Happy 125th, Dow Jones

U.S. stocks rose slightly on Wednesday as shares tied to the economic reopening supported the broader market once again.

The Dow Jones Industrials finished the day but 10.26 points over the breakeven point to 34,322.72.

The S&P 500 added 7.86 points to 4,195.99.

The NASDAQ gained 80.82 points to 13,738.

Shares of companies linked to a recovering economy gained. Carnival Corp rose 2.8%. Royal Caribbean jumped 3.9% and brought its gain this week to over 11% after the cruise line operator received approval to begin test cruises with volunteer passengers.

Shares of Ford rose more than 8% after the automobile giant said it is increasing its investment in electric vehicles to $30 billion through 2025.

The optimism on the economy comes as U.S. average daily COVID cases fall below 25,000 and as nearly half the U.S. population has received at least one vaccination dose.

Bitcoin continued its comeback, helping risk sentiment in the financial markets. Bitcoin climbed back above $40,000 on Wednesday, according to Coin Metrics. On May 19, the cryptocurrency hit a low of $30,001.51 following an intraday crash of 30%. Shares of Tesla, a big holder of bitcoin, added 2%. Coinbase shares were also higher.

Investors will be keeping an eye on Washington and any developments on an infrastructure compromise that could boost the economy further. Senate Republicans plan to send President Joe Biden a counteroffer this week costs nearly $1 trillion.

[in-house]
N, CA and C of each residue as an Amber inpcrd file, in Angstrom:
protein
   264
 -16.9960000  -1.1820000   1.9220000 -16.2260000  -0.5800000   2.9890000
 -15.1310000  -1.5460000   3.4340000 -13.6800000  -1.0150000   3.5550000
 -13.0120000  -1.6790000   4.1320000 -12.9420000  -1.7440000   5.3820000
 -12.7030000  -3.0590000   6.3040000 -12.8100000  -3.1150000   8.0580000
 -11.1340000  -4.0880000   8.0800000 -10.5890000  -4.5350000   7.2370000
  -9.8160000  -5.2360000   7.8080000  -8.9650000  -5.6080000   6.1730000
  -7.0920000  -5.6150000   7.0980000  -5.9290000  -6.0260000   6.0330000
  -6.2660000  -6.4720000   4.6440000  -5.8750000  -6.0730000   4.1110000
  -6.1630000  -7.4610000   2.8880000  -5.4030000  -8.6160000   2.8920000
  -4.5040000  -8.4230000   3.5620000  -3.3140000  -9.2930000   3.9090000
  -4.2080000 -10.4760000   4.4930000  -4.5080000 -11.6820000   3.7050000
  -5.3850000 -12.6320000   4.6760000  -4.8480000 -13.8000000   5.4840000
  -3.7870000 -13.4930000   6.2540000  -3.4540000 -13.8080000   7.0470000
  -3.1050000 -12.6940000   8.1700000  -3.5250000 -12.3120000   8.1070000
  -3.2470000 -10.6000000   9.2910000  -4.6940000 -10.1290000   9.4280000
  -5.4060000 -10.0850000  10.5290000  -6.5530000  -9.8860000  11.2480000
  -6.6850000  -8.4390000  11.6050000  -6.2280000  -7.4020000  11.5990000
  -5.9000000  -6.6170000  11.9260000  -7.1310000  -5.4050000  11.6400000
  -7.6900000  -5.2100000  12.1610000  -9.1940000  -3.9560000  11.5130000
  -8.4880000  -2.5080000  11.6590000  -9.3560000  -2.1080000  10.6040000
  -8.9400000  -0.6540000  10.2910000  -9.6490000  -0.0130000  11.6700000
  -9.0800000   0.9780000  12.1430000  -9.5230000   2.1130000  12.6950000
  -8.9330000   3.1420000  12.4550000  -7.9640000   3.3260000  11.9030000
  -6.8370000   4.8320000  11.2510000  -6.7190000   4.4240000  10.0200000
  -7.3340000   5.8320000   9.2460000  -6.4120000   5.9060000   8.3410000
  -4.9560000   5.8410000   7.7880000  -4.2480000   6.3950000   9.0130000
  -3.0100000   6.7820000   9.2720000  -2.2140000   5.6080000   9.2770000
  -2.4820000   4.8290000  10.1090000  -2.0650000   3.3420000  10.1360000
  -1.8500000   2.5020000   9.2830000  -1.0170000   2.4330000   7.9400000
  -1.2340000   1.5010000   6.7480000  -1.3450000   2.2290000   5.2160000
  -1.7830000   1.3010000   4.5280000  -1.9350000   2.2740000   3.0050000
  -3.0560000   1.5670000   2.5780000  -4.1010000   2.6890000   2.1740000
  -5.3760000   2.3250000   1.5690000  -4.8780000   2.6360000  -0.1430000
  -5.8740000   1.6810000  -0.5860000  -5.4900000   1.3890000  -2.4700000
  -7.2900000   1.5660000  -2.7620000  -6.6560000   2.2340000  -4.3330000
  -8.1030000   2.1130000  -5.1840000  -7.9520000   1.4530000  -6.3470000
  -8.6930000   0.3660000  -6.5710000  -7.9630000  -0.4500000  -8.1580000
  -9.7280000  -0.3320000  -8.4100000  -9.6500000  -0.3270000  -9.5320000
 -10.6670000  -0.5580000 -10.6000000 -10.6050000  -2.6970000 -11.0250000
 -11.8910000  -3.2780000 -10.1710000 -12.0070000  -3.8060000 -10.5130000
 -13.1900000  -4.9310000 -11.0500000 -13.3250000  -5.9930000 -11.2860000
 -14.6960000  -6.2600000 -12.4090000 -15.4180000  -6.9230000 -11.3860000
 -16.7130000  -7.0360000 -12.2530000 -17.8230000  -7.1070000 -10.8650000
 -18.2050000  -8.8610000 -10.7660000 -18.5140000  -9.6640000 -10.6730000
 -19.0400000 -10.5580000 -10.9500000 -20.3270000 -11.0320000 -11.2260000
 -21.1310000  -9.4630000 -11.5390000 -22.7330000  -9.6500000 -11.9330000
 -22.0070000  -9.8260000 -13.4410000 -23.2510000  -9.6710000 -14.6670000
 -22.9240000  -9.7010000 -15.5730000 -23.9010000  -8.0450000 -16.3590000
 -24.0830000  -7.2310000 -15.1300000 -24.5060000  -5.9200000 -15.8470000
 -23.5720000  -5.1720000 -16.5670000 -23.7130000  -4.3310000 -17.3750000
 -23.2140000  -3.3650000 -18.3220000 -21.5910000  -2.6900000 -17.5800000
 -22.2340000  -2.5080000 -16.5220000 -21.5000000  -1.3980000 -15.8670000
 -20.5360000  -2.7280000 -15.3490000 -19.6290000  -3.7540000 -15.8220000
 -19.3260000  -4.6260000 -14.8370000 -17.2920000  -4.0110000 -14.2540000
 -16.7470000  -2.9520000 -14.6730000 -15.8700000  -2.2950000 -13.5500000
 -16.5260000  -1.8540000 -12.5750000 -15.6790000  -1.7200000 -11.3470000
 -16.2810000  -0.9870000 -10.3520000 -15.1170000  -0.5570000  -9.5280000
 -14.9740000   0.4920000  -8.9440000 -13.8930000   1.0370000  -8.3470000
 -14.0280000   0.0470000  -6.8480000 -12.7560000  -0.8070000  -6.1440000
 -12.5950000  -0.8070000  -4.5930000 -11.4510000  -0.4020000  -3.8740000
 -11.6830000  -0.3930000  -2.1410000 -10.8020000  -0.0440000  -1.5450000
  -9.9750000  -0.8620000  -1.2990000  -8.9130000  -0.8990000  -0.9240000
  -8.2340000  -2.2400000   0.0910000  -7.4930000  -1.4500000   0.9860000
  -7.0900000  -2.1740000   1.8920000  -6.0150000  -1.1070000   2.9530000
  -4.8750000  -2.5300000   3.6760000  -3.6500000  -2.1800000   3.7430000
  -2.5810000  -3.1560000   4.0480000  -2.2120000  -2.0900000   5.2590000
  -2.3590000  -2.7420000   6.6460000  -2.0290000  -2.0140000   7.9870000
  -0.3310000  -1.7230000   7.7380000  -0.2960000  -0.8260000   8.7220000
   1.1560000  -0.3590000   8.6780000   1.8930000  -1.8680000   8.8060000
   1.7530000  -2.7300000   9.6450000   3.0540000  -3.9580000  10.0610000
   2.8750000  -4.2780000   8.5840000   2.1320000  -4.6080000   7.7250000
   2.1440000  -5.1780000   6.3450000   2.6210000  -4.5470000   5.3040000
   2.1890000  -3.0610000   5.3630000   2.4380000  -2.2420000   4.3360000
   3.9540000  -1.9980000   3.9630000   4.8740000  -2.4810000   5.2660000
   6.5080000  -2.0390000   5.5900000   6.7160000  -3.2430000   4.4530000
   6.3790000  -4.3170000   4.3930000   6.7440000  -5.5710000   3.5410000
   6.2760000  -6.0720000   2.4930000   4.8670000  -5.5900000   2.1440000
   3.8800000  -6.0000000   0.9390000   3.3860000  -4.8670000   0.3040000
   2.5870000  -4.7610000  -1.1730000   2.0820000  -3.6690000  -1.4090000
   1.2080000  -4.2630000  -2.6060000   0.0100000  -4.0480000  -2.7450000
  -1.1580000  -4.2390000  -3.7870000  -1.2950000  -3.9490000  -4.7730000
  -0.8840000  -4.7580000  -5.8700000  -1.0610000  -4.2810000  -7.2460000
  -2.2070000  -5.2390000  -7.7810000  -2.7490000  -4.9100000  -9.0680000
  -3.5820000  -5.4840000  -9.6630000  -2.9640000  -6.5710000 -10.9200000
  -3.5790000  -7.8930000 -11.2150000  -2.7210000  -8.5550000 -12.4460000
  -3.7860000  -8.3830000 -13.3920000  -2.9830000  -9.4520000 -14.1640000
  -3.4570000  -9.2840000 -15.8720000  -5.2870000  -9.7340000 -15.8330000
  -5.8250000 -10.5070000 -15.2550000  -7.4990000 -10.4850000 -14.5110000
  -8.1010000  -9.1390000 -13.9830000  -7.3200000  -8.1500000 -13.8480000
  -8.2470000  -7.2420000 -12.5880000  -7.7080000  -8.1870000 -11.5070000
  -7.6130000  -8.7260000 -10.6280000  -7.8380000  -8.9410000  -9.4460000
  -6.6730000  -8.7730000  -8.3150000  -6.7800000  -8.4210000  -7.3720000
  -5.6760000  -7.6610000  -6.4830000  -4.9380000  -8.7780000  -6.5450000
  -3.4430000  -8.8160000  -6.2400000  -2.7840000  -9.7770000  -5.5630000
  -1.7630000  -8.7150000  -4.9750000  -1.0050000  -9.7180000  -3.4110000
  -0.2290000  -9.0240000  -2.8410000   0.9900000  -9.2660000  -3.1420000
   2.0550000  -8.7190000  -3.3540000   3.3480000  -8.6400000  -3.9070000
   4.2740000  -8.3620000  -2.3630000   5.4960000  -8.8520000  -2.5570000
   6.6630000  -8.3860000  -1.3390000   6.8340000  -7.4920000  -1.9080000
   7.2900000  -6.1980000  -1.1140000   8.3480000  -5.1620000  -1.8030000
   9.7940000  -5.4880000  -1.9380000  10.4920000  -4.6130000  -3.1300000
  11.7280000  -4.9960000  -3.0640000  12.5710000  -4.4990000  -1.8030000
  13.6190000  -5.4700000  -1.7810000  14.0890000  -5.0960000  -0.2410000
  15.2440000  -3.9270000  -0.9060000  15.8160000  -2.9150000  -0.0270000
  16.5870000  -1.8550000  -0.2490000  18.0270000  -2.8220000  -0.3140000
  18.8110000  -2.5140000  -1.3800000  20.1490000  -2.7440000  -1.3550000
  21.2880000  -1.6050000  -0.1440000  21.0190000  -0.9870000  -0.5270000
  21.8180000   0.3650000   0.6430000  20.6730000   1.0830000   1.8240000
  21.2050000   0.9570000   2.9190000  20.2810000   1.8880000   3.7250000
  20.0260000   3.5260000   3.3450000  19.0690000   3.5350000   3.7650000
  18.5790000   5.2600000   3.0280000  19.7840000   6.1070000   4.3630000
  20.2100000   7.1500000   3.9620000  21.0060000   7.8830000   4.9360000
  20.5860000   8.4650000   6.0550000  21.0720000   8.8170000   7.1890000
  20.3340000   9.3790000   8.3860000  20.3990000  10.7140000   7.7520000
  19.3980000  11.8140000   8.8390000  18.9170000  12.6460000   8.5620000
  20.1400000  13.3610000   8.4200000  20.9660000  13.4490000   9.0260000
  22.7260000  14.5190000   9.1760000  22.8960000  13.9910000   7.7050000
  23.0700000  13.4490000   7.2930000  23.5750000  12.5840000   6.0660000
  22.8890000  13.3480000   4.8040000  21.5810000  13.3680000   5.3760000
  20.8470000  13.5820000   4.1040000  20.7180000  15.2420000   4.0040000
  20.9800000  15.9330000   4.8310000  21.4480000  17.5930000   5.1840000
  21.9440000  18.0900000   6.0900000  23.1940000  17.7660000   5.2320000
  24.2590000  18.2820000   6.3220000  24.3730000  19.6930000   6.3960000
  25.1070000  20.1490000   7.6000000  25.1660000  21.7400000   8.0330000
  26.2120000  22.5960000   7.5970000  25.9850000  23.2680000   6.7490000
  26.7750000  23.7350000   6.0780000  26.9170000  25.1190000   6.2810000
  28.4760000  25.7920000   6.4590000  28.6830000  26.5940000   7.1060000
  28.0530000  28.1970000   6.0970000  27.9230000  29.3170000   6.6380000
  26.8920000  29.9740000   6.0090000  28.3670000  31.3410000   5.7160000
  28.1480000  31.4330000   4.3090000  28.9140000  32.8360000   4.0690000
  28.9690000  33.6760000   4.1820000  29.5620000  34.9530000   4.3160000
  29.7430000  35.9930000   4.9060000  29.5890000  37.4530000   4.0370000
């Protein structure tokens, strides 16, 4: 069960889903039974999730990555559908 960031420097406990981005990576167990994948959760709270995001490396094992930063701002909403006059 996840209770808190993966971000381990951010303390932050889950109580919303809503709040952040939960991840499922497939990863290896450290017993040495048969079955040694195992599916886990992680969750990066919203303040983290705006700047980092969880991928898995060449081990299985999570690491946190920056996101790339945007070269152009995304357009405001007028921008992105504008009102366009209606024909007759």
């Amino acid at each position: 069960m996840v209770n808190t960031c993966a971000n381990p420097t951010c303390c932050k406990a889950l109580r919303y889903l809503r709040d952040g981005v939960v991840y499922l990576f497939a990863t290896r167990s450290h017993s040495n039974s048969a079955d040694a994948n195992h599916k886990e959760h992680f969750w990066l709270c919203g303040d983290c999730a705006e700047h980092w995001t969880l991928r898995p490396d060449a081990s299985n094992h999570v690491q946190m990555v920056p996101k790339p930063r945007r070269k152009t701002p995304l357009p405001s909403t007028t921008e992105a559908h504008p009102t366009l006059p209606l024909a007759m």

Meanwhile, chief executives of the country’s largest banks — including JPMorgan Chase, Bank of America, Citigroup, Wells Fargo, Goldman Sachs and Morgan Stanley — testified before the Senate Banking Committee on Wednesday.

Wednesday also marked the 125th birthday for the blue-chip Dow Jones Industrial Average, which debuted more than a century ago with 12 members. Its best year occurred in 1915 when the benchmark rallied 81.7%, while 1931 marked its worst year with a 52.7% loss.

Prices for 10-Year Treasurys sagged, raising yields to 1.58% from Tuesday’s 1.56%. Treasury prices and yields move in opposite directions.

Oil prices regained nine cents to $66.16 U.S. a barrel.

Gold prices sank $1.60 to $1,903.50 U.S. an ounce.

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